Growing winter swimmers community enjoys a bit of competition

Winter swimmers in Tallinn.
Winter swimmers in Tallinn. Source: ERR

Long-time winter swimming enthusiasts in Estonia have seen the community grow in recent years, with more people interested in competing in the discipline, ERR weekend news reported.

Air temperature -1, water 7 degrees – a gray and bleak November morning. The coziest thing would be to curl up under a blanket, while people here are walking gingerly into the sea. Why would anyone want to do something like this?

"Even if the person walks up looking serious, they'll be laughing by the time they get out of the water. I don't know whether it is the cold tugging at the corners of people's mouths when the skin contracts or just a positive emotion. It is also one of the simplest hobbies to have," said Aivar Tugedam, organizer of the IceSwim Festival.

It is not just the simplest way to feel adrenaline and good vibes, but regularly exposing yourself to the elements keeps illness away.

"I haven't had a cold since [I started], winter swimmer Harri told ERR. "The only time I got sick in the last five years was with Covid. Before, I used to come down with something a few times every winter."

Experienced winter or ice swimmers have a few good tips for beginners.

"Never go alone. You never know what effects or shock could follow. Also, you should definitely stay in [the water] long enough for the feeling of cold to pass. Because if you don't, it will just feel cold the next time," Harri said.

Winter swimming is becoming increasingly popular, with people even competing. Henri Kaarma has participated in swimming marathons abroad for 13 years.

Several-time medalist and 2014 world record holder is most proud of organizing the first winter swimming competition in Estonia in 2010 after a break of many decades. The sport has been gaining traction since.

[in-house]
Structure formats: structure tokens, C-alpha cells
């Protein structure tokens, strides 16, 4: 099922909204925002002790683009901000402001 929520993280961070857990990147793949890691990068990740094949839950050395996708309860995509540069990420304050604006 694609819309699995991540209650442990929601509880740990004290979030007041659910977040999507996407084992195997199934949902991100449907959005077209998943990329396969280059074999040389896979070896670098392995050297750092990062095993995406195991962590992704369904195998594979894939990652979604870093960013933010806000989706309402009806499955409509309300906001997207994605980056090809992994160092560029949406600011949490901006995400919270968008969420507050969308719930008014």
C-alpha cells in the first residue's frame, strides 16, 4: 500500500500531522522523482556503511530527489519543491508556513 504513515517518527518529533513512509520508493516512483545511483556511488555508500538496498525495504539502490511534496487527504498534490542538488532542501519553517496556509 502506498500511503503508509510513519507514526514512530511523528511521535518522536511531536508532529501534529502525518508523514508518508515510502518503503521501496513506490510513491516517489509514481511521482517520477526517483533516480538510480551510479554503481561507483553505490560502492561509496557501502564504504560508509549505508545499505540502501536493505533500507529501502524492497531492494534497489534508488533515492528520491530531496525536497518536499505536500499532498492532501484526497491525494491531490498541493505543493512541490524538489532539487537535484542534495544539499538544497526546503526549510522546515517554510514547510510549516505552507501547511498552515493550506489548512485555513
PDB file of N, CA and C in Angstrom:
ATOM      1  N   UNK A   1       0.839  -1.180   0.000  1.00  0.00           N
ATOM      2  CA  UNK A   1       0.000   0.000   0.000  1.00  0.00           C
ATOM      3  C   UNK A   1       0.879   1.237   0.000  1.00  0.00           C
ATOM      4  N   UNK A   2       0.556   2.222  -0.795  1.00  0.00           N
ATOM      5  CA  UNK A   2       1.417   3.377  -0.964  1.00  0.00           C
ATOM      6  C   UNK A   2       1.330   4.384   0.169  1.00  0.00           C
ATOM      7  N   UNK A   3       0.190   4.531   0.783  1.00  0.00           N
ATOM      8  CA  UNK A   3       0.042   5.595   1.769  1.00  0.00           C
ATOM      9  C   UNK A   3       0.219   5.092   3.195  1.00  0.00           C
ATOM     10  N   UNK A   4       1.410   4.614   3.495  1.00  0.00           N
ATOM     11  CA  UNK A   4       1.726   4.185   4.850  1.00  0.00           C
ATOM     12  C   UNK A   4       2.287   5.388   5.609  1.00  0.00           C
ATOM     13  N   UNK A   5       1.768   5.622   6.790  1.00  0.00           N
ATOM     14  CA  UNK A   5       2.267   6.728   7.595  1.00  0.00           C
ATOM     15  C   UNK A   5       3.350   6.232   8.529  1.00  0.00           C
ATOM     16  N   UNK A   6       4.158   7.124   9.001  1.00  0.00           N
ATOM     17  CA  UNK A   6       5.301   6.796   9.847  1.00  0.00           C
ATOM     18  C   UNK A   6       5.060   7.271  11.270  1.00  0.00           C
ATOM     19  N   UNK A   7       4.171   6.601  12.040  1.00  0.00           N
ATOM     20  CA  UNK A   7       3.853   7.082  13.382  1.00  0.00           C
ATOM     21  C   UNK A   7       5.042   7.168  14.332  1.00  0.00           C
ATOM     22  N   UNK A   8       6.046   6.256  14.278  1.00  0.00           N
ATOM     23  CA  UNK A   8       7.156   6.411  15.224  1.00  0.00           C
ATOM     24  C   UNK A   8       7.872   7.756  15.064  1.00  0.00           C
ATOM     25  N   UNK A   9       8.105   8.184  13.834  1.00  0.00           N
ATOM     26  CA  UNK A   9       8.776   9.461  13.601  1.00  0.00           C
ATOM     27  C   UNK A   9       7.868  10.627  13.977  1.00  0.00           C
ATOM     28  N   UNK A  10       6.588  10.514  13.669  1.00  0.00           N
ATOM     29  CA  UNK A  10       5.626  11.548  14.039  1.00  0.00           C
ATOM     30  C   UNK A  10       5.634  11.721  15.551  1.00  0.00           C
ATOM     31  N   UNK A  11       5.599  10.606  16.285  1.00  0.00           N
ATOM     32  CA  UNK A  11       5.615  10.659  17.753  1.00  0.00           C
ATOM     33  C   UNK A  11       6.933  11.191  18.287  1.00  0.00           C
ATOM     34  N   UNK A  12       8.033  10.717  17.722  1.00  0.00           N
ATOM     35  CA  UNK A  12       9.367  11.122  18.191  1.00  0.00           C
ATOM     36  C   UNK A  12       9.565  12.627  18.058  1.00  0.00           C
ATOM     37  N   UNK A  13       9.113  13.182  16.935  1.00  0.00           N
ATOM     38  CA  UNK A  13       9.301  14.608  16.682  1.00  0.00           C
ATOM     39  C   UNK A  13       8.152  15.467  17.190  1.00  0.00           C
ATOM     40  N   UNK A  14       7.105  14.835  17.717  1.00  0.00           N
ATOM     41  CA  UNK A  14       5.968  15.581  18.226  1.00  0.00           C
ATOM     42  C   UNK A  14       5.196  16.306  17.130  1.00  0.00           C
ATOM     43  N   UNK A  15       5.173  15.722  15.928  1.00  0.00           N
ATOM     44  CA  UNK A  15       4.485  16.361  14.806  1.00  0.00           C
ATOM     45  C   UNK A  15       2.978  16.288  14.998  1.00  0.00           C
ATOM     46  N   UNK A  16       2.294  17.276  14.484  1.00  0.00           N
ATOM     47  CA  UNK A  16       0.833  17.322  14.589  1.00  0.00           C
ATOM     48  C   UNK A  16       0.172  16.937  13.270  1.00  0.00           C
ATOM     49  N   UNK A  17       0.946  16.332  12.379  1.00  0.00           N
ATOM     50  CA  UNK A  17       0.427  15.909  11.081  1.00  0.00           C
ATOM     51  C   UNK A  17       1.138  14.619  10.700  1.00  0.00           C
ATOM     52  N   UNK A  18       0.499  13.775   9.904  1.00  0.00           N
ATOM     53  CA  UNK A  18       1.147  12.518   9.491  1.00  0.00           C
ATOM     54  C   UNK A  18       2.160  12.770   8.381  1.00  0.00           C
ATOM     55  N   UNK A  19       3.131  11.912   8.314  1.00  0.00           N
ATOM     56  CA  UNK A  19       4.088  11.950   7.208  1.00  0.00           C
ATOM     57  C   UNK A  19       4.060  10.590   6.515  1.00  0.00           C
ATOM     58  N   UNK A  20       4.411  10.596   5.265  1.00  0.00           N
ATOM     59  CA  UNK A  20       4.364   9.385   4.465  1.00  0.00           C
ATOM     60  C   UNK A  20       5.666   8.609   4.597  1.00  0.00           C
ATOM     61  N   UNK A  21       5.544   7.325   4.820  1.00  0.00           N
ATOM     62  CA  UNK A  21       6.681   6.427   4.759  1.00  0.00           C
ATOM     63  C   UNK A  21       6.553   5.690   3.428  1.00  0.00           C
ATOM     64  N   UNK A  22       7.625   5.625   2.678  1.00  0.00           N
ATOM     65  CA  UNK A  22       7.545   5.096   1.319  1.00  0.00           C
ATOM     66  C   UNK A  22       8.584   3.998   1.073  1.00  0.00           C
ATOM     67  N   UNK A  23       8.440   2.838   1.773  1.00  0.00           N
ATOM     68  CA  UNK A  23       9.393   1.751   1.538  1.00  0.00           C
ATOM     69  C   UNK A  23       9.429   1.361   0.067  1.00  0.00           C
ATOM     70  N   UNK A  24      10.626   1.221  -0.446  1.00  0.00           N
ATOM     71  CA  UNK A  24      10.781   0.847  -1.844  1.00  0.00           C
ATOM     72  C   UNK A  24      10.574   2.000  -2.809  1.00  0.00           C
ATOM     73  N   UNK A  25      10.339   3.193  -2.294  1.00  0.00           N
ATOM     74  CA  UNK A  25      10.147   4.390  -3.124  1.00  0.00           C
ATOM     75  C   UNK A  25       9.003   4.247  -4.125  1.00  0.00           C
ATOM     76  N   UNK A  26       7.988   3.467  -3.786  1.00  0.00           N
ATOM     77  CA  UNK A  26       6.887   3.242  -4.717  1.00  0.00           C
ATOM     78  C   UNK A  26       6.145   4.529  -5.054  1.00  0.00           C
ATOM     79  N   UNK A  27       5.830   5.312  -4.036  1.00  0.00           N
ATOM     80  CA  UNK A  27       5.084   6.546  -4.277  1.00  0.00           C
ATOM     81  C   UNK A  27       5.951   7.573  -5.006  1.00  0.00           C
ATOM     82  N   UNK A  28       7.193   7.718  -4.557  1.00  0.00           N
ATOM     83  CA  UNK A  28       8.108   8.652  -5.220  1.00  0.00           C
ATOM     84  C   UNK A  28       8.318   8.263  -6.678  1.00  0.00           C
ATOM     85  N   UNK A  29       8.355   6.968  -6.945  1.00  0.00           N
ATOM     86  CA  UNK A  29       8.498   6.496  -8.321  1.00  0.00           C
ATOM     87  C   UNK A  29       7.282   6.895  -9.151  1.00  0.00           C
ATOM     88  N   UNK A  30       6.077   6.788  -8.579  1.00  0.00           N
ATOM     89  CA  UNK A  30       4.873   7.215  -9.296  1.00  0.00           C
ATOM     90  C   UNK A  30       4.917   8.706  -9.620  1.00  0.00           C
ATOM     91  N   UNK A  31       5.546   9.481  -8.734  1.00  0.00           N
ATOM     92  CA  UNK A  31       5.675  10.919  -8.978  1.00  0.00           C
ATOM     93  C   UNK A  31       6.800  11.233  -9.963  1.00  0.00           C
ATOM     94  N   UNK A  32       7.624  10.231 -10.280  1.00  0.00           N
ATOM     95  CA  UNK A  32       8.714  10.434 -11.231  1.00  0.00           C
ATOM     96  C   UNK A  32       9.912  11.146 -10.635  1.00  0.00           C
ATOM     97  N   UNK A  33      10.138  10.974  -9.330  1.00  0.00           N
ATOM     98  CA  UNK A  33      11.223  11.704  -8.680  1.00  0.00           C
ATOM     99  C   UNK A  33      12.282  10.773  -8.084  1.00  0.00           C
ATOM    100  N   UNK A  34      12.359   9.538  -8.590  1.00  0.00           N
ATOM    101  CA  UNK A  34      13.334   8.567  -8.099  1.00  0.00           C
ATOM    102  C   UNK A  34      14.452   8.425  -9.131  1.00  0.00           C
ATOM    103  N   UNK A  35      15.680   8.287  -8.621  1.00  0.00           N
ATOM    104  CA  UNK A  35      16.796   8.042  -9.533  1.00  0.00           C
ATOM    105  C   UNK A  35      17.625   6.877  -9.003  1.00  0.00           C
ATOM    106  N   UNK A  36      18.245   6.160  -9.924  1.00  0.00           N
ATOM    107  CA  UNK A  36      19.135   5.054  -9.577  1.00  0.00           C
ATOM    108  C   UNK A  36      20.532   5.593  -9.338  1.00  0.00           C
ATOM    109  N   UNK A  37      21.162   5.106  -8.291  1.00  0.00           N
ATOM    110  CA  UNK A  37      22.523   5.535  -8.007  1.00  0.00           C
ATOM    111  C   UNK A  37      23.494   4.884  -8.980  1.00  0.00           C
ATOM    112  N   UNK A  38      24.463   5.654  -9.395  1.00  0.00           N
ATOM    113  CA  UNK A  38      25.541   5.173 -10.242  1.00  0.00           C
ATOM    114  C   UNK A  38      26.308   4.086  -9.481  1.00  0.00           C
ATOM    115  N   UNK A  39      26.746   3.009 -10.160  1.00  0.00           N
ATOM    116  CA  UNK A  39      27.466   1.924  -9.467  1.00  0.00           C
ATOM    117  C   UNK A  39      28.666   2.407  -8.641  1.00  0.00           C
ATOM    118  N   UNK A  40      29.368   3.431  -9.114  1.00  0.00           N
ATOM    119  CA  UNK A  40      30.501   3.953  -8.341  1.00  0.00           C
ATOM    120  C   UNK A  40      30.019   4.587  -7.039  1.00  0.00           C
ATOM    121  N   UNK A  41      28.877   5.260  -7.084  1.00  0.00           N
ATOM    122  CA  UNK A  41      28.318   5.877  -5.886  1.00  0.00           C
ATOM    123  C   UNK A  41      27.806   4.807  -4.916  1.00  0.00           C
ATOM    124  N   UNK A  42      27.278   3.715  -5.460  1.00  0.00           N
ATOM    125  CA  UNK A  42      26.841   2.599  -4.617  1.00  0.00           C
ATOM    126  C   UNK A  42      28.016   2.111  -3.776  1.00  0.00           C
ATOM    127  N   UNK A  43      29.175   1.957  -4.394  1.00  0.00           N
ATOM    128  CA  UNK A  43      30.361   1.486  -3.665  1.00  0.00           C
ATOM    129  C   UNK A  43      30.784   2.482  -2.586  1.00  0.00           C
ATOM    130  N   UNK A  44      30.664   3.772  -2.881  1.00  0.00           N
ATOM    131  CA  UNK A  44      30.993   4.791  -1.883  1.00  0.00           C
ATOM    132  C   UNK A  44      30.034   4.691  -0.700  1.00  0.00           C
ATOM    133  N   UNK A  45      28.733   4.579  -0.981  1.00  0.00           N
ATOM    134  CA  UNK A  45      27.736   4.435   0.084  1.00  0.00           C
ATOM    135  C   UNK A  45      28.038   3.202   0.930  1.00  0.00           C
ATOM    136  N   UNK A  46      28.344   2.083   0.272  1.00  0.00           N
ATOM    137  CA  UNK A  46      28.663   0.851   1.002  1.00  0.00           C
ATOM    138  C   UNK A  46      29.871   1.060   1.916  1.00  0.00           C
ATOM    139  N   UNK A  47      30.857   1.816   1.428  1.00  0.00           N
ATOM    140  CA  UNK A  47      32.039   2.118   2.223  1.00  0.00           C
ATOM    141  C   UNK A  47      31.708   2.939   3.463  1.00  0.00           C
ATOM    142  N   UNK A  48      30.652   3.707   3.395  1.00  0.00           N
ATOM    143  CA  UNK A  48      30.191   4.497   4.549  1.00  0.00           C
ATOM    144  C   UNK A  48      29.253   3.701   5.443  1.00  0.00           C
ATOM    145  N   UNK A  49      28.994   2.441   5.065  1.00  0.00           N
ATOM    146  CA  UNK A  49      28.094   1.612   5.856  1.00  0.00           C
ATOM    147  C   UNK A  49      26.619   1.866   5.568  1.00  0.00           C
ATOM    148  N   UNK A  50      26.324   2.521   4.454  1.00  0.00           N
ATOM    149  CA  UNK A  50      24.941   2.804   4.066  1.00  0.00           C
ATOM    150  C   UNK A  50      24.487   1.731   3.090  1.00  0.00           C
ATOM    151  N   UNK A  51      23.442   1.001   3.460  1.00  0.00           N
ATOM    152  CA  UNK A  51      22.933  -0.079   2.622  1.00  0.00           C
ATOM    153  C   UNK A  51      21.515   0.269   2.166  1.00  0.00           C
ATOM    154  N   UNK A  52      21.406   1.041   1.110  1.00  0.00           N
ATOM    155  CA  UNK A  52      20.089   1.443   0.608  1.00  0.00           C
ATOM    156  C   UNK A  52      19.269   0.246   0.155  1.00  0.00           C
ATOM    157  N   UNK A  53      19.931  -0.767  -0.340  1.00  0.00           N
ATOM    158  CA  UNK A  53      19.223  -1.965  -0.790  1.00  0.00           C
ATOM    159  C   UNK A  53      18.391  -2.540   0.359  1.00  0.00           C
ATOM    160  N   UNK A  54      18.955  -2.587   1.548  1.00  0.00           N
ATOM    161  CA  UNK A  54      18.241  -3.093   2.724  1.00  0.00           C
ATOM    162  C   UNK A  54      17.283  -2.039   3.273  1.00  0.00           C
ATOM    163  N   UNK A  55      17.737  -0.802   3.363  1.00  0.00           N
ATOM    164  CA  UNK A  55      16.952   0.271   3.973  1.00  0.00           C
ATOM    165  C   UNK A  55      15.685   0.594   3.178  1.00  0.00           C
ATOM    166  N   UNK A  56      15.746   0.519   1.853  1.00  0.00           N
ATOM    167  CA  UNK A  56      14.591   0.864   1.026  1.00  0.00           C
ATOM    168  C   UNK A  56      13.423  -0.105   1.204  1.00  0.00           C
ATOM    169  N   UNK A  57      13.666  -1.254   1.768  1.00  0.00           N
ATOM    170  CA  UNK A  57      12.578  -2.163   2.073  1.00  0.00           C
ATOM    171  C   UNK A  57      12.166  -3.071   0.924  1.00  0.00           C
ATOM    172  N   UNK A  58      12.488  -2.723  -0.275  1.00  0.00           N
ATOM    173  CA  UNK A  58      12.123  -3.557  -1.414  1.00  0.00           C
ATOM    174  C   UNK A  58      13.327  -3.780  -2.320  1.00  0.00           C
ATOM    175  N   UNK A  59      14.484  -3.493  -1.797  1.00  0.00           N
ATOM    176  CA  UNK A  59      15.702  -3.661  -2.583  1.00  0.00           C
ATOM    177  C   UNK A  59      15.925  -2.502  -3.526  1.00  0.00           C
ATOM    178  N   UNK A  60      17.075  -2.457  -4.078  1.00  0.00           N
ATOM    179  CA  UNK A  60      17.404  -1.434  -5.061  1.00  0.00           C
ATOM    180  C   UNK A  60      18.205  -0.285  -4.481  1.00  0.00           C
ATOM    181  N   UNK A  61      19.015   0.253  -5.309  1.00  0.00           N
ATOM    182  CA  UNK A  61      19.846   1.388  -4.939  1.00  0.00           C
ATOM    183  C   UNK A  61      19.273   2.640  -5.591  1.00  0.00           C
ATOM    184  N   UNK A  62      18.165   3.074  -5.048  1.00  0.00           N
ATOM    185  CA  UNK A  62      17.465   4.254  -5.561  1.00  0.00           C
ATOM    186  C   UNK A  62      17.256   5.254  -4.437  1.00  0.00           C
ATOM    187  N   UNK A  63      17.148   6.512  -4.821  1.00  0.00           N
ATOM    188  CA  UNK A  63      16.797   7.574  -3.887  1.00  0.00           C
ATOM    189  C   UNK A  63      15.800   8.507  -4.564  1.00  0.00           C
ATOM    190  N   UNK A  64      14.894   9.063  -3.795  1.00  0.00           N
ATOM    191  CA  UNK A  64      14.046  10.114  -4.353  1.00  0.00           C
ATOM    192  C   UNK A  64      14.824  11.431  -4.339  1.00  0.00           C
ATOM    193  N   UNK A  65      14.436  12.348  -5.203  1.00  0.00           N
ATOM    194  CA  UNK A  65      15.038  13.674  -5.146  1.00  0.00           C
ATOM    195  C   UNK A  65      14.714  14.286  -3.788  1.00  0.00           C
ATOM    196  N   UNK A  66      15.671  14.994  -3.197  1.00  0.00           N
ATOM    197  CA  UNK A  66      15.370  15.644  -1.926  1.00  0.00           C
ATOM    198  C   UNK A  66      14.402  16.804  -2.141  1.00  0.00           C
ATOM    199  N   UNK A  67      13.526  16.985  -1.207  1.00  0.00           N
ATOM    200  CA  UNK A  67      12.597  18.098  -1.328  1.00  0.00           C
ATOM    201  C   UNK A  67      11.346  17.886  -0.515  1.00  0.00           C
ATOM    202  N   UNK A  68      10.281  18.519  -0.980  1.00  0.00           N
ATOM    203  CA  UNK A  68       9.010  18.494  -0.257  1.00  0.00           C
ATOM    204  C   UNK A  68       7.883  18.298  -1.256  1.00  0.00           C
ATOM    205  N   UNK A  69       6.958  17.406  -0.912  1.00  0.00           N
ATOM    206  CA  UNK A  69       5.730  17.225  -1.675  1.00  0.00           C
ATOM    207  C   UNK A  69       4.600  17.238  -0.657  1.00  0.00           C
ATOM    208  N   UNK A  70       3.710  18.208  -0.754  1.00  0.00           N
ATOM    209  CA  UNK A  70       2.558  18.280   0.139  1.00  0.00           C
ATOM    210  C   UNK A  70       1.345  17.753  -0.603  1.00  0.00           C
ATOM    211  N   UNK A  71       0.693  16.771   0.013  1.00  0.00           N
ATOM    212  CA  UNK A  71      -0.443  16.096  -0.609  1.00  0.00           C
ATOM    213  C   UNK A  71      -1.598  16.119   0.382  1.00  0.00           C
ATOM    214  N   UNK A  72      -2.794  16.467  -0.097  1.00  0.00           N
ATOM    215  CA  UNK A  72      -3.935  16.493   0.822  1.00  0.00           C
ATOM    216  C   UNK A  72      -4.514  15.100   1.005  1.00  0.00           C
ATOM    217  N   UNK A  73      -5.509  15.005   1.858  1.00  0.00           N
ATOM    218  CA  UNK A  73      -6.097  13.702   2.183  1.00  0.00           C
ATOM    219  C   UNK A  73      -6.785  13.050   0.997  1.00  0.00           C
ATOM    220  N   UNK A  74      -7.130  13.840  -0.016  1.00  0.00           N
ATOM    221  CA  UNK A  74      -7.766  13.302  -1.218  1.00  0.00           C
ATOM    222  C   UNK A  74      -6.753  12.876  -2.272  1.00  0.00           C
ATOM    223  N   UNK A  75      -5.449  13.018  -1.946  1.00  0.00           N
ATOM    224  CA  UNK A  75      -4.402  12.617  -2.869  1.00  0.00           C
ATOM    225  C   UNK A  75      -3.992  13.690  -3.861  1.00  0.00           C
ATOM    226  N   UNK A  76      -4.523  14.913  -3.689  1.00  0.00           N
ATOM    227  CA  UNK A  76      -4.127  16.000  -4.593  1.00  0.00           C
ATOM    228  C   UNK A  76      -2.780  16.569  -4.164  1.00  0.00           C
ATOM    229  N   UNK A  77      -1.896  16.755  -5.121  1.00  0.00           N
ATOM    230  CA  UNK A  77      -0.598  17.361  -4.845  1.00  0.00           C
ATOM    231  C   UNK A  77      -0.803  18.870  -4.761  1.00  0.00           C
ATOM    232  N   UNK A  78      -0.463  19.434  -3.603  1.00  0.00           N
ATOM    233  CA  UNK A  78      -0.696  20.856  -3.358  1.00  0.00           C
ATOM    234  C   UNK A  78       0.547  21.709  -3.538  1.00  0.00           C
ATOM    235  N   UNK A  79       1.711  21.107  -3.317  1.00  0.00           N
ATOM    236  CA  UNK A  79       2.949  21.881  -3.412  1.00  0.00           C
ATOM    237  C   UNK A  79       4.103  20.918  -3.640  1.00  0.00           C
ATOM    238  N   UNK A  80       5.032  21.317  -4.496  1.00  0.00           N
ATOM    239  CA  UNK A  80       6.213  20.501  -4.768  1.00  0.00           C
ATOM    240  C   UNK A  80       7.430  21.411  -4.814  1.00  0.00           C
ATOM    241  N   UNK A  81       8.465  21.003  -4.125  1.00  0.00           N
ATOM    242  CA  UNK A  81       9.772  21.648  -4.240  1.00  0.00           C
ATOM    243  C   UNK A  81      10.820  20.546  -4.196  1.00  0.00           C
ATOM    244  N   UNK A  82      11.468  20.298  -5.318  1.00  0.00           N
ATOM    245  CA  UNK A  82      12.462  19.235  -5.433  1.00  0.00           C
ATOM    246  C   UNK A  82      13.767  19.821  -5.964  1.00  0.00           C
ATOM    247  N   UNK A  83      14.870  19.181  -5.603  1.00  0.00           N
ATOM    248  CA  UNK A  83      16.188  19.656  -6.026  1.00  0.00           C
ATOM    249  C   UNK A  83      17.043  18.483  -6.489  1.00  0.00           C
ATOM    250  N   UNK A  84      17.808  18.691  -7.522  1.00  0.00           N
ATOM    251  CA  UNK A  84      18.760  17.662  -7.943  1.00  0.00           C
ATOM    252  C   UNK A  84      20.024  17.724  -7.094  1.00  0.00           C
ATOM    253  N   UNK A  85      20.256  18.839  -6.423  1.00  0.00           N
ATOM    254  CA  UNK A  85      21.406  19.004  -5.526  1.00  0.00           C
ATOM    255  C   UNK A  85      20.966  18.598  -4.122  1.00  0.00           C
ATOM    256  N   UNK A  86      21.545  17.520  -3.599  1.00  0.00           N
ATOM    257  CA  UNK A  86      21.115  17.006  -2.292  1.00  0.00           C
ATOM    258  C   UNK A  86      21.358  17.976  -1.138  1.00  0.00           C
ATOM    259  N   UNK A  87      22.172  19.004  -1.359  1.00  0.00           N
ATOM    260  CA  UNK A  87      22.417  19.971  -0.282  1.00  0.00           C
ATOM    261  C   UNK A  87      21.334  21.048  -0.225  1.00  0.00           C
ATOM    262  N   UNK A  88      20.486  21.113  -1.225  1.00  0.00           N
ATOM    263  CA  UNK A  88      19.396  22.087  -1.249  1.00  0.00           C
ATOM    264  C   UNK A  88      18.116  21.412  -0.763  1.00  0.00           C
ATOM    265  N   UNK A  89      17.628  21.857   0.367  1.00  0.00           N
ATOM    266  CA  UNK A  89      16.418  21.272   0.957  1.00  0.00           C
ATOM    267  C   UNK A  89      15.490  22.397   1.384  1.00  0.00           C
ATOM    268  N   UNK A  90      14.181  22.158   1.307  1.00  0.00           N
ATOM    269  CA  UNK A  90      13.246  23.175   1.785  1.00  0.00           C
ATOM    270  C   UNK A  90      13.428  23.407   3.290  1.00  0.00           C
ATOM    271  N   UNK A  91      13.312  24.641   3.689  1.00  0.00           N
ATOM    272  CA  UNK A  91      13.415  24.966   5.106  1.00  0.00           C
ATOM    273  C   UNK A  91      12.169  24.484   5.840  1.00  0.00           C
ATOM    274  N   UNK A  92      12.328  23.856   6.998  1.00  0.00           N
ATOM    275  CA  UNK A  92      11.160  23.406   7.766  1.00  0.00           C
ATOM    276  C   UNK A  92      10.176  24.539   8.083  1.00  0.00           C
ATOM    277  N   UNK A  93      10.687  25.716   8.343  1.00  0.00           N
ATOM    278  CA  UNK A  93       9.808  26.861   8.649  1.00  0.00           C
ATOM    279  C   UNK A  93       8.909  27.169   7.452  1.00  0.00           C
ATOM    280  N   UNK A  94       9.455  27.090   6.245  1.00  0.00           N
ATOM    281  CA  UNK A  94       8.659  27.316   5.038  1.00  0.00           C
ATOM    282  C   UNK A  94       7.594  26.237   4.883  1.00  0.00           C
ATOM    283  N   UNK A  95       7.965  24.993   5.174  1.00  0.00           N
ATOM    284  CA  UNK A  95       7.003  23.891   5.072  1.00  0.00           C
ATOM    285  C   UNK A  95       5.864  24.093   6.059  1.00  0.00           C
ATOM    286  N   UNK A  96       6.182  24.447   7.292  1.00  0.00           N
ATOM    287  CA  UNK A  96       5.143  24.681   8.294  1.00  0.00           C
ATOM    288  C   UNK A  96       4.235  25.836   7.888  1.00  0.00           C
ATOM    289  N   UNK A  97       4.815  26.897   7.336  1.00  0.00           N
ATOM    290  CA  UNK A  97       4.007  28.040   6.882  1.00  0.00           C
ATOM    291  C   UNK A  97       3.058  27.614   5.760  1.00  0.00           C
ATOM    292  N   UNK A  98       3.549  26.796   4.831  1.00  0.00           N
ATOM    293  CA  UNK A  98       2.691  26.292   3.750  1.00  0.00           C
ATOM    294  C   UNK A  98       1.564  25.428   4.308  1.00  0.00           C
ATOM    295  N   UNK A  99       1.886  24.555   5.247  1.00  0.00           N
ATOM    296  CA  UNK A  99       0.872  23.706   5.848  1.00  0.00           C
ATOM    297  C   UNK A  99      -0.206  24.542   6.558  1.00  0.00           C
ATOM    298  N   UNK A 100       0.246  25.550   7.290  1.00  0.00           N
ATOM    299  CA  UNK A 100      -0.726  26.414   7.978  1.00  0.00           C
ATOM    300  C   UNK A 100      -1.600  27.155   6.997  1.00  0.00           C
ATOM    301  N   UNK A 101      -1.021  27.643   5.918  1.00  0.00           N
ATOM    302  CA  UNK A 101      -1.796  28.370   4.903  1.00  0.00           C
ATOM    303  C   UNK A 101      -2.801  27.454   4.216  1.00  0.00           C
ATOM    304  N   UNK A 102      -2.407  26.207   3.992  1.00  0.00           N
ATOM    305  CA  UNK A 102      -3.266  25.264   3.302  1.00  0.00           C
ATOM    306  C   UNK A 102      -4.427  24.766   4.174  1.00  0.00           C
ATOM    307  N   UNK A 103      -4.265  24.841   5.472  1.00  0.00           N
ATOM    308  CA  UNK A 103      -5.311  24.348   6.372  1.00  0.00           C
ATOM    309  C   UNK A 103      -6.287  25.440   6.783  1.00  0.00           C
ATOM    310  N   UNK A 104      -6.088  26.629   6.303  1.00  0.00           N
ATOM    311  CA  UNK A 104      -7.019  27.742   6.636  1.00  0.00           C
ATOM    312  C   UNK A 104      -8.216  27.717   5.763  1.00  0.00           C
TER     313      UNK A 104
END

"As you know, winter swimming has become more popular. I'm glad to see it has reached the masses," Kaarma remarked.

That a fun hobby is also becoming a sport is reflected in the fact that this fall's events saw over 100 participants. The more popular disciplines are 25 meters freestyle and 25 meters breaststroke. Tallinn's IceSwim Festival that starts November 28 this year draws competitors from many corners of the world. The organizers do not consider the thirst for victory to be the most important aspect.

"The time doesn't really matter. You can simply enjoy putting in your 25 meters of breaststroke or freestyle, whatever your favorite discipline is, and you'll get your medal! It is mystical, I'll tell you!" Tugedam exclaimed.

Enthusiasts say that winter swimming will probably make the Olympics once climate change has done away with snow for good.

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Editor: Karin Koppel, Marcus Turovski

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